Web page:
Summer is the season for live music performance, with BBC Four taking extensive coverage of the BBC Proms, including regular live broadcasts. Plus, as Glastonbury celebrates its 40th anniversary, BBC has a special programme P Is For Pyramid: An A-Z Of 40 Years Of Glastonbury, as well as some of the best live performances.


BBC Four produces some of the most talked about and ambitious factual dramas. This season it turns its attention to Britain's longest-running soap opera, which has both helped to reflect and create popular culture. As Coronation Street reaches its 50th anniversary, Florizel Street (working title – and the title by which the soap was originally known) tells the astonishing story of its difficult birth. In 1960, Tony Warren was a writer with a dream of bringing to screen characters from the Salford he knew and loved. This drama charts how Warren's vision made it to the screen against fierce opposition from his bosses. Florizel Street forms part of BBC Four's The Great Northern season (see British Culture).

Christopher Eccleston plays John Lennon in a film charting his transition from Beatle John to enduring and enigmatic icon. Lennon Naked spans a period of wildly fluctuating fortunes for Lennon between 1967 and 1971, as he lost his manager Brian Epstein, re-established contact with his father and met Yoko Ono.

Plus, Sci-fi comes to BBC Four. In a move to bring more modern literatary adaptations to the channel, BBC Four will be showing HG Wells's The First Men In The Moon, adapted by and starring Mark Gatiss (The League of Gentlemen, Doctor Who) as the Edwardian scientist Professor Cavor.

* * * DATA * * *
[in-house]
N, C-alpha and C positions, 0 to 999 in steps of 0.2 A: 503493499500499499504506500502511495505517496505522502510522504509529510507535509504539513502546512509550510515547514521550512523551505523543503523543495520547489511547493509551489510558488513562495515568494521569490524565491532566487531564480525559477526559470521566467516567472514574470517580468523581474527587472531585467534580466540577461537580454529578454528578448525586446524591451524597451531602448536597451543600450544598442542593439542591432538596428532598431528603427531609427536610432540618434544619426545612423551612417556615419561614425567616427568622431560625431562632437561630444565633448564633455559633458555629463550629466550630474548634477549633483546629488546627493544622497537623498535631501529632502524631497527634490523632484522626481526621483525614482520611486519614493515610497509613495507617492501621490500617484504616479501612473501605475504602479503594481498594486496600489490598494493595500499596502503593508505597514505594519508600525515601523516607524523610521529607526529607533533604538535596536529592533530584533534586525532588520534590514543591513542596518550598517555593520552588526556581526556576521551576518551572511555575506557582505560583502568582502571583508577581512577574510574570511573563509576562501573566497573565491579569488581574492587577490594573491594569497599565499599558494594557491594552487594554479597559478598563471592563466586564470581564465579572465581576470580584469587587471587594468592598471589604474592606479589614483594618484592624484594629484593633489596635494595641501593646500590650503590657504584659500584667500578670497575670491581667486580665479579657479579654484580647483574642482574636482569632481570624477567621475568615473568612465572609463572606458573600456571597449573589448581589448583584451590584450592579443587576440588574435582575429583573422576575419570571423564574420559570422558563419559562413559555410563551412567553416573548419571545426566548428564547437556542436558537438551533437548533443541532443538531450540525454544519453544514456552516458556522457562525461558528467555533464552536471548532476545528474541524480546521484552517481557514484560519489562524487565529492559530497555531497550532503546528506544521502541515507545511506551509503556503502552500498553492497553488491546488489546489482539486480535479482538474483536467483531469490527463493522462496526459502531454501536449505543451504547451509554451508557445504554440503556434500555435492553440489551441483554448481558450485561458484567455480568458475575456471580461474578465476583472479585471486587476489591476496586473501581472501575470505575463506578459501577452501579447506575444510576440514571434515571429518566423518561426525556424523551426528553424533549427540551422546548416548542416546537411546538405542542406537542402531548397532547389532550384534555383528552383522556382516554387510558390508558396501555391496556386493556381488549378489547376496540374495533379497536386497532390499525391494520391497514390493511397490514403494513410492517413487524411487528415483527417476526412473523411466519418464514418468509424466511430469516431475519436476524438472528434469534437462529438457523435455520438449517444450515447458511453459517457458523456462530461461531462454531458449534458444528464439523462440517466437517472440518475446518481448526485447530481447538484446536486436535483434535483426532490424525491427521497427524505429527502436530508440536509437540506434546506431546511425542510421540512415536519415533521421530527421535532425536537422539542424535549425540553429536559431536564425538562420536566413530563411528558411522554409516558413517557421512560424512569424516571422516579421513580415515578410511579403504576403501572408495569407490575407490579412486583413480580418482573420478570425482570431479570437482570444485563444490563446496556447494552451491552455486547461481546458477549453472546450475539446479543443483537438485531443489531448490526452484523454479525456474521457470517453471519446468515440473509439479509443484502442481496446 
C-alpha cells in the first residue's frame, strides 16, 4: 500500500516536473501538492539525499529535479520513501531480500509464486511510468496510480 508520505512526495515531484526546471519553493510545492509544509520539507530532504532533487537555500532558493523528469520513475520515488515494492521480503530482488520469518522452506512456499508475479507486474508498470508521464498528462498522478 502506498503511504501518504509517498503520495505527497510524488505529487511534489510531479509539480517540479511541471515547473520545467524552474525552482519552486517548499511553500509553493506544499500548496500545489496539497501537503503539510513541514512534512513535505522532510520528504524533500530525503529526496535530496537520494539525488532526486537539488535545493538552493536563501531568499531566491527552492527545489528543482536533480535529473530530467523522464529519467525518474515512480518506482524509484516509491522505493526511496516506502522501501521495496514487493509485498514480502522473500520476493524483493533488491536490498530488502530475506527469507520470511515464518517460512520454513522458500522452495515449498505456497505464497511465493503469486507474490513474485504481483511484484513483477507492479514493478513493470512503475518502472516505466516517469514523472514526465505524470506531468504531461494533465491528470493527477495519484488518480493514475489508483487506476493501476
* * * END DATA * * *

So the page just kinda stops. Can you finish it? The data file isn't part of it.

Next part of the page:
British Culture

With its characteristic curiosity, BBC Four explores the influence of nature and location on British culture through a number of impactful seasons.

Sea Fever – A British Love Affair explores the crucial ways in which the sea has helped shape modern Britain, from history and culture to economics and science. The season includes Sea Fever: White Sails And Grey Mist, a series combining previously unseen amateur film archive with 20th century history and fascinating tales of our relationship with the sea. There's also a series with Timothy Spall – Somewhere At Sea, plus documentaries on the history of British seafaring, on the changes brought about by global container shipping, and the art and literature of the high seas.

BBC Four will also be decoding Maps this summer. Maps: Power, Plunder And Possession, which is an HD production, tells the epic history of cartography and reveals the impact of maps on power, discovery, riches and belief, presented by Professor Jerry Brotton. The Beauty Of Maps has a supporting website which allows users to explore five historic maps in detail.

From great buildings to great food, great television to great big lads on the rugby field, The Great Northern Season celebrates the culture, history, life and architecture of northern England in a season of films. This includes, 1960: Year Of The North, which sees author Andrew Martin exploring how new voices in books, film, TV and music woke Britain from its post-war slumber, and Florizel Street, a drama charting the birth of Coronation Street (see Drama section).